This month, WVFC asked some of our Poetry Friday regulars to join us in our monthlong February celebration of love and libido in women over 40. And we begin with a gift of previously-unpublished poems by Millicent Borges Accardi, author of the new collection Injuring Eternity. She writes about the first of the poems below:
My grandparents lived in a converted garage in the back of the house where I grew up, and, so I spent a lot of time with my grandmother, a feisty tomboy who wore dungarees, whom I renamed Margo. She and I would watch shows and read books that my parents did not approve of. She went on gambling jaunts to Vegas and Roller Derby games. When I went to the circus one time and returned home to tell Margo about the acrobats who balanced on beach balls, she immediately got two for us to try. Of course, she was in her seventies and ended up slipping and breaking her hip, but that incident alone shows that she was “a go-er” My mom always said the sassiness skipped a generation because she–my mom–was the quiet one. Into her senior years, my grandmother rode a three-wheel bicycle and built things in the backyard, like fences, or she always seemed to have a construction project going (painting the house or redoing the roof). In the 1920s she and her sister Sally escaped New Bedford as dare-devil flappers and worked as telephone operators in the big city of New York. My grandfather had to coax her home to get married. She said she never wanted children, but, in the era she lived, folks got married and had babies. I think she compromised by only having one! Then, despite my own mother’s wishes for a large family, she ended up with one also. So I ended up the only child of an only child. My grandmother was my first hero. She never had gender roles or pretensions of any kind. If you were kind, she was cool with you. I brought home a punk rocker once and she looked him in the eye and liked him immediately. She was the most non-judgmental person I ever knew.
So is Accardi. If any WVFC readers happen to be in Washington, D.C. with Associated Writers Programs this week, you might want to check out her panel on “Poets Wrestling with Research,” at 1:30 today in the Marriott Wardman’s Coolidge Room. Let us know what you learned from her!
Sexing it Slow with Tom Jones and Margo
I was eight, going on seventy.
We ripped our way through Mickey Spillane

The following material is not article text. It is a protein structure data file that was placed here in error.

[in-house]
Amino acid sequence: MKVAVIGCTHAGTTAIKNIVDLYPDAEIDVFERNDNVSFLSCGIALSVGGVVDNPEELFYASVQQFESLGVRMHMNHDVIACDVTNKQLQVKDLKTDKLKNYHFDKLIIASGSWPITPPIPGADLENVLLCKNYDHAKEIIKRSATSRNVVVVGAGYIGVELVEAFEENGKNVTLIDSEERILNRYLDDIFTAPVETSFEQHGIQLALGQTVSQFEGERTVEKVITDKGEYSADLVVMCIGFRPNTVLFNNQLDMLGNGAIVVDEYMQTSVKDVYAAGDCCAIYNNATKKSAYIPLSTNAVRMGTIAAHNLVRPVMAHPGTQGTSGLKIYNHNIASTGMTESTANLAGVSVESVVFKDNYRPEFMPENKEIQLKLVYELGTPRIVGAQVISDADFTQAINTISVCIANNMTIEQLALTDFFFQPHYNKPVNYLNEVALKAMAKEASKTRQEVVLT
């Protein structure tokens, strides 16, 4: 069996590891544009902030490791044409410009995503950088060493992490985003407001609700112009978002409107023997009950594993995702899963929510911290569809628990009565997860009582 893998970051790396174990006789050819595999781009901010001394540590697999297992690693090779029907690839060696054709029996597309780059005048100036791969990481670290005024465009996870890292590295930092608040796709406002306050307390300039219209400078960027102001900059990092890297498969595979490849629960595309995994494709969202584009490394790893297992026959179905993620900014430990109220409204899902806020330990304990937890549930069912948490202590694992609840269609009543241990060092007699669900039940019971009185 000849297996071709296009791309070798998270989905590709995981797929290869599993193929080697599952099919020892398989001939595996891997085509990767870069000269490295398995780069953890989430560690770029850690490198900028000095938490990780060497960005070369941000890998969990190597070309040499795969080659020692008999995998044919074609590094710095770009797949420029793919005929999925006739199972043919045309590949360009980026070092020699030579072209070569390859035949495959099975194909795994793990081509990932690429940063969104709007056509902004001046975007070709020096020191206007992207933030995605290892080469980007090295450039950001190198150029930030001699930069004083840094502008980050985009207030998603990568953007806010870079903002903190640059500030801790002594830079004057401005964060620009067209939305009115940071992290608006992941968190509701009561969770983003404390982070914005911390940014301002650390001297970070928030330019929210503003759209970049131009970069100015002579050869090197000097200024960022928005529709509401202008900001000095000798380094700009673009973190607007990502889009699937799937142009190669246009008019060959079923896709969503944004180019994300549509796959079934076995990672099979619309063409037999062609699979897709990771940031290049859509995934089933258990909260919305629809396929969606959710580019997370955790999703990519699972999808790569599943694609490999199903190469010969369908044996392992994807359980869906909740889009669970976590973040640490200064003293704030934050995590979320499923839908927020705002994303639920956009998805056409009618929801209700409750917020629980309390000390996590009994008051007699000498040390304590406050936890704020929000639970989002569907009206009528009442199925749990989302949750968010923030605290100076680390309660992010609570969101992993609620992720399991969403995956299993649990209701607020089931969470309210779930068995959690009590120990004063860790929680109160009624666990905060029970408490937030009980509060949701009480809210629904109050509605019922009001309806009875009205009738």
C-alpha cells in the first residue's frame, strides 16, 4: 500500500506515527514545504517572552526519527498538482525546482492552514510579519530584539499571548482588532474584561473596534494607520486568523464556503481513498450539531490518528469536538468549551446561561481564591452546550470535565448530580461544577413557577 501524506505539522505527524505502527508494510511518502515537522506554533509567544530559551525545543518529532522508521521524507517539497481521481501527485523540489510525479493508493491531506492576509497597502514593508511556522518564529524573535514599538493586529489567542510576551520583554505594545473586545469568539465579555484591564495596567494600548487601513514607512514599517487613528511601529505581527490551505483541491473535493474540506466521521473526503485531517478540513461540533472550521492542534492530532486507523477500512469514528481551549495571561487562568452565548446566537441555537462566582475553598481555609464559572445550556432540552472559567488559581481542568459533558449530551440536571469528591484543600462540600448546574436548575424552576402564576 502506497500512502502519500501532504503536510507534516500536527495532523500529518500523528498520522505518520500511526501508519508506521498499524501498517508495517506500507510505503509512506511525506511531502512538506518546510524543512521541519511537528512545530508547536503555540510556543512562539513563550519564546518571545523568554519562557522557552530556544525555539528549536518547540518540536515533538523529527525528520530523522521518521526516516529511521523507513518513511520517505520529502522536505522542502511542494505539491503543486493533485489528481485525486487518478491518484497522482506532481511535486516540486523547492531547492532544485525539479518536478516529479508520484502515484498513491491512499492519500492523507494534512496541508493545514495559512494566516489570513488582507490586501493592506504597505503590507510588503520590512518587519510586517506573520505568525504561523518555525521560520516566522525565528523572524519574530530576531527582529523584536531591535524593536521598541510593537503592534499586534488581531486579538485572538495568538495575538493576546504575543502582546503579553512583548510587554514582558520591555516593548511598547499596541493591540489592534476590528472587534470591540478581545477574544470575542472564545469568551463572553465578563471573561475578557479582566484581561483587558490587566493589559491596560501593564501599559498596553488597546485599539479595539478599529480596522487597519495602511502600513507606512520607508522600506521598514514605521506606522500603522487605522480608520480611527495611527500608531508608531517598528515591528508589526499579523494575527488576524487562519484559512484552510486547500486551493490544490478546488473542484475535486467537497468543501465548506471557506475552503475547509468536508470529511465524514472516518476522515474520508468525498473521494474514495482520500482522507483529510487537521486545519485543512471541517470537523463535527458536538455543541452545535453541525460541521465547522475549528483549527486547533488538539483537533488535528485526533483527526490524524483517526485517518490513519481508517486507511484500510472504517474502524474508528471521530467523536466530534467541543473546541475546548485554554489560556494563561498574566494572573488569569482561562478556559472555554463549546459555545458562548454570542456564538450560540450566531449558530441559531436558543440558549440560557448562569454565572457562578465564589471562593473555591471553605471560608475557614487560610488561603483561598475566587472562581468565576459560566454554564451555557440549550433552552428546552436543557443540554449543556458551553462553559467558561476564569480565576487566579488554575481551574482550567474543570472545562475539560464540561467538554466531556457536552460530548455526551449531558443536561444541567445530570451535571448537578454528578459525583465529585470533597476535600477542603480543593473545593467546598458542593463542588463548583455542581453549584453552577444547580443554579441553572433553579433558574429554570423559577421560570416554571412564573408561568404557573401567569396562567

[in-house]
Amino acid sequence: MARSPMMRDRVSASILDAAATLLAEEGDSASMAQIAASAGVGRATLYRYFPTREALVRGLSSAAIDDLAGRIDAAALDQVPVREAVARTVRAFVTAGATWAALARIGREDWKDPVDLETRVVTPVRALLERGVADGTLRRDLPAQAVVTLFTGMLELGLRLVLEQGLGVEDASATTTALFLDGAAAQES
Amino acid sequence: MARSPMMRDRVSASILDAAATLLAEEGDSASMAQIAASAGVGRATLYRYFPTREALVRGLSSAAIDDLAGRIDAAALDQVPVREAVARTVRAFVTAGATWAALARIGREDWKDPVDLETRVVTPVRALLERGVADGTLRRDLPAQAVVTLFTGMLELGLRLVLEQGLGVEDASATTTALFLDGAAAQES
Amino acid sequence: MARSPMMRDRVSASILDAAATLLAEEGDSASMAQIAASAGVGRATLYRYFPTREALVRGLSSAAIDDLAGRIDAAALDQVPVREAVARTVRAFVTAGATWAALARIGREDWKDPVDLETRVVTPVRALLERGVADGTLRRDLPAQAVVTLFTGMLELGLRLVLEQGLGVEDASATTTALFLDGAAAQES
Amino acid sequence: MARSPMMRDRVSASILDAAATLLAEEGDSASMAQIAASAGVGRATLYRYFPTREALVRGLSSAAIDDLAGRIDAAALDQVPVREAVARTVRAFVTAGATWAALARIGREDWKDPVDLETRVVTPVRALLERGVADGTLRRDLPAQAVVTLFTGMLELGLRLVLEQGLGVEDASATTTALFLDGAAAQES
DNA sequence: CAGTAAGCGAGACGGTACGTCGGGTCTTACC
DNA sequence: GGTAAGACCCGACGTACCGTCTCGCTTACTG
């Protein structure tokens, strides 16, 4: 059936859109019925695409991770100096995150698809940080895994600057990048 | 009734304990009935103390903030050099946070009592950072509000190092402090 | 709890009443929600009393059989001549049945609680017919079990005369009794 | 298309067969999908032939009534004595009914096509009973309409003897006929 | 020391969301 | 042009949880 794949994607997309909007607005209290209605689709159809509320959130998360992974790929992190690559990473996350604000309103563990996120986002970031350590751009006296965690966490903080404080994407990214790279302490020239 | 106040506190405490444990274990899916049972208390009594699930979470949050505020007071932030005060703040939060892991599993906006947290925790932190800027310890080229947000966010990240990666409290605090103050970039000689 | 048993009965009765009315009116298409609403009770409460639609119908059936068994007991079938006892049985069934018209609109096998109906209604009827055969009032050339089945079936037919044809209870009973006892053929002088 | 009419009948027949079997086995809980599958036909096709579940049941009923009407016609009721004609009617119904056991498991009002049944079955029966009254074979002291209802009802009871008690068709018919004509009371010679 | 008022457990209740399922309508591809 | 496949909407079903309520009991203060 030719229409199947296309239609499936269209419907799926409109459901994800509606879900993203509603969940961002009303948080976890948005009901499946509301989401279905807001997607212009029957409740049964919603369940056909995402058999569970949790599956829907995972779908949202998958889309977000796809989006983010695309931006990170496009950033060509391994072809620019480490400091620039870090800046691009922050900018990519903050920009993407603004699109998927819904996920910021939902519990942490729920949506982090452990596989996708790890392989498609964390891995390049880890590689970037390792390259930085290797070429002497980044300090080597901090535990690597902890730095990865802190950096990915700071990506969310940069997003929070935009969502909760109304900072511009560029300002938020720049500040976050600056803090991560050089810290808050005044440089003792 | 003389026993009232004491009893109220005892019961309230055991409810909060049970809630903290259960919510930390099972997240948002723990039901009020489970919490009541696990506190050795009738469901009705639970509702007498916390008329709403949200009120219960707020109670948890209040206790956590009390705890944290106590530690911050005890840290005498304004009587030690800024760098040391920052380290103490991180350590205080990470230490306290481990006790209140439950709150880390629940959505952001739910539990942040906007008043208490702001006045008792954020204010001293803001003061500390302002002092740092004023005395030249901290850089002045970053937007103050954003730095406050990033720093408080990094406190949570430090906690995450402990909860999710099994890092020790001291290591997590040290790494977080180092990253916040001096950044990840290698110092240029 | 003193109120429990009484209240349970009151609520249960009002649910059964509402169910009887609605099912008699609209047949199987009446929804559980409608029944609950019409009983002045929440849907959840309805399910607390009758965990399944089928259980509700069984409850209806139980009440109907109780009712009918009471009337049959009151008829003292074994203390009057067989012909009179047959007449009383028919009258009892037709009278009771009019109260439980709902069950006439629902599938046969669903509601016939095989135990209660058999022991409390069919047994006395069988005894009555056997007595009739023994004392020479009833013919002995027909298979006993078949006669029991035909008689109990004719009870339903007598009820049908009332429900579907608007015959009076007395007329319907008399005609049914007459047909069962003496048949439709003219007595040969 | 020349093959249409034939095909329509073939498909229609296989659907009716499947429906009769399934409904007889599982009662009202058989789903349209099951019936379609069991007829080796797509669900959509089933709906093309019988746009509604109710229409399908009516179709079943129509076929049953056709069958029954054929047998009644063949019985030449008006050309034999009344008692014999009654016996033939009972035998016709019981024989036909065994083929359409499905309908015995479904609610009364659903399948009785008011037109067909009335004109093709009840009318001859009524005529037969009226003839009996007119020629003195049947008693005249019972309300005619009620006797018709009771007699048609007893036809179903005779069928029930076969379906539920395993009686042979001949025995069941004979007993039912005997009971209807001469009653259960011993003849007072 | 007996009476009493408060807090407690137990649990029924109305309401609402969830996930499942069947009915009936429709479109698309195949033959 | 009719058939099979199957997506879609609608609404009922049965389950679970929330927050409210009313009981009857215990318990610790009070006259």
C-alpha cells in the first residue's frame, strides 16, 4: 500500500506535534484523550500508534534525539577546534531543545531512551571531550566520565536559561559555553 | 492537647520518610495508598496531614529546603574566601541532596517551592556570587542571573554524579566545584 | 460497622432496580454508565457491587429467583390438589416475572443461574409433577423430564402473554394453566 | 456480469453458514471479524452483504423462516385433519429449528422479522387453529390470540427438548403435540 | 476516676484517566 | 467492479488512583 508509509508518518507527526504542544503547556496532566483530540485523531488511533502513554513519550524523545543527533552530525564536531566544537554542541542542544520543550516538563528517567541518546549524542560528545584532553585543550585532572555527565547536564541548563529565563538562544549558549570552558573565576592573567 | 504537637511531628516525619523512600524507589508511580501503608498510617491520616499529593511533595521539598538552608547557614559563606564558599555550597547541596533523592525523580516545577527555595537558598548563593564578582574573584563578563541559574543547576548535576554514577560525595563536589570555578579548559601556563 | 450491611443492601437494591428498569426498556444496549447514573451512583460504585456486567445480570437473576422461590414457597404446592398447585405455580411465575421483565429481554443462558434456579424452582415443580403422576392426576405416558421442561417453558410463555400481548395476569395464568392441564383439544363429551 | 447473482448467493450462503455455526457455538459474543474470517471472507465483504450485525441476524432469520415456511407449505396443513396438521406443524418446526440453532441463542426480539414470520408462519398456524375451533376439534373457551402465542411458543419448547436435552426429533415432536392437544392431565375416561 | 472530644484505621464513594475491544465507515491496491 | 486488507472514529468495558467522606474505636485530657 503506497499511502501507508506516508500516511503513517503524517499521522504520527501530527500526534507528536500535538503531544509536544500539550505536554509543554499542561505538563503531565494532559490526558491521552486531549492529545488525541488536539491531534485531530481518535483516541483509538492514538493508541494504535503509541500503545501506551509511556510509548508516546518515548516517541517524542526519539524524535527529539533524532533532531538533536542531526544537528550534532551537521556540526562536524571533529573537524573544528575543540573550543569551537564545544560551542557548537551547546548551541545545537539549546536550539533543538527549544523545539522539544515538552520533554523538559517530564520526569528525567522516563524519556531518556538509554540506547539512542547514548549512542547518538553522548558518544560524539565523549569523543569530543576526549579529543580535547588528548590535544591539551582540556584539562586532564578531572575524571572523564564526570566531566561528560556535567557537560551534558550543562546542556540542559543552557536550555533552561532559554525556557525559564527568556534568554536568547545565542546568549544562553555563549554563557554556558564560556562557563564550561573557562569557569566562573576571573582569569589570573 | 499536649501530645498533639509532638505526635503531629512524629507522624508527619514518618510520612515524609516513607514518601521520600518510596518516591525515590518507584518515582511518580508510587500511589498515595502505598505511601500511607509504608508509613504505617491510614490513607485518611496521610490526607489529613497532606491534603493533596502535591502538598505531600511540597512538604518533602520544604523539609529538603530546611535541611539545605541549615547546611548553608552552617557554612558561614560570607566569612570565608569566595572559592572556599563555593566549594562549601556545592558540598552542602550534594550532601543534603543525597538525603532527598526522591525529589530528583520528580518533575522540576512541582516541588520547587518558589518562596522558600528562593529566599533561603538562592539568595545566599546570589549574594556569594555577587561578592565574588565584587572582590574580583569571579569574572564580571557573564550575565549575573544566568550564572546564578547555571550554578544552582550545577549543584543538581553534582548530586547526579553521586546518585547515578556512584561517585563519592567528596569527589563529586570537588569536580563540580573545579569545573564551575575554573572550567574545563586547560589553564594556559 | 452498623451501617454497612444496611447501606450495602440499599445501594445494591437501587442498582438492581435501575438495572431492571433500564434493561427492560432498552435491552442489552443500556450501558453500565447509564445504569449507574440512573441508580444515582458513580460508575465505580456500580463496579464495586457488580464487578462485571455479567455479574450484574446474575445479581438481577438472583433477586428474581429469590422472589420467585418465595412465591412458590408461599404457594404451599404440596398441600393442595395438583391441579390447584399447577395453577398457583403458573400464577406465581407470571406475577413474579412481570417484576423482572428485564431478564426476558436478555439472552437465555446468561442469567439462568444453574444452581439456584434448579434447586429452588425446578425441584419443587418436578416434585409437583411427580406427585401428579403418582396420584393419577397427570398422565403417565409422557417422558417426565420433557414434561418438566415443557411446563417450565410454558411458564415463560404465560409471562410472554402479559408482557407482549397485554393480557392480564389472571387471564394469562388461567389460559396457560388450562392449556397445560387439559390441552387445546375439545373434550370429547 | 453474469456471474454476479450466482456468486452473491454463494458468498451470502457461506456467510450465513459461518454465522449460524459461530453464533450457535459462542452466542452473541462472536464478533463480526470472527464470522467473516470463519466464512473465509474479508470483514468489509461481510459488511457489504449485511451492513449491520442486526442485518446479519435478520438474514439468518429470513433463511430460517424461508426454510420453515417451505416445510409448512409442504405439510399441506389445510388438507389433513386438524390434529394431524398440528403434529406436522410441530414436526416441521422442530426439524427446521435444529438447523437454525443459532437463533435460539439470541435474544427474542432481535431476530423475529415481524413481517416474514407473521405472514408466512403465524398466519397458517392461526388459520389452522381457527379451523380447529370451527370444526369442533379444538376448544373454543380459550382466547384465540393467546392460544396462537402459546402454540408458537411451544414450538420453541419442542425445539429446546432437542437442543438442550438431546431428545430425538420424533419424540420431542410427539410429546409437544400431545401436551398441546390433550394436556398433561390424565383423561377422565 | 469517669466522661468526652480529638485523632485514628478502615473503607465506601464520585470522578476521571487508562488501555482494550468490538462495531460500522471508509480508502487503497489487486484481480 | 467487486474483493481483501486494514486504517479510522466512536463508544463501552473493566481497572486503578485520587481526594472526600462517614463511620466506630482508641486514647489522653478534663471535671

With helpless women tied to chairs
Blindfolded on the covers of paperbacks.
Then the T-Birds, roller-ball, those chicks knew
How to elbow and rough it up. We ate coffee
ice cream out of cantaloupes, then lazed about
On the love seat. Tom Jones was up next, he
Even sounds like he is sweaty when he sings.
My grandmother gasped when he tossed
Over the handkerchief to a girl
In the audience. Last, we went for Lawrence Welk,
A quiet ending to our torrid girls blight out.
All summer, we played it that way. Margo sipping
High balls and fingering the mini Pall Malls
She got downtown for free downtown at Buffums.
Sexing it slow
Is easy in the shadows
Of the LBC in the 70’s. It was where I learned
I Make Soup from the Leftover Turkey Carcass
My husband stacks the bones
From the bird he got last minute
At Ralphs because no one this year
Had a turkey under 25 pounds.
He carves the white meat
And the dark and hands me the brittle
Bones, leathered with remaining fat
And meat, full of poultry marrow
Just wanting to get out. I fill
The spaghetti pot half-full
Of water and break up
The bones to fit the vessel, adding
Brown, wrinkled onion
Skins, onions, celery and pink lady
Apples from inside the cavity,
Chopping them up as I add
To the mixture, I find left over
Lettuce and collard greens
In a Tupperware and throw
Those in too, then halves of sweet
Potatoes and the gooey ends
Of bright orange yams,
Their stringy goodness adding color
To the pot. Then, I bring everything
To a hard, strong rolling boil
For an hour, turning the fire
Low, waiting for hours, while
Middle age, our time together,
The house. All re-energived
By this second thanksgiving.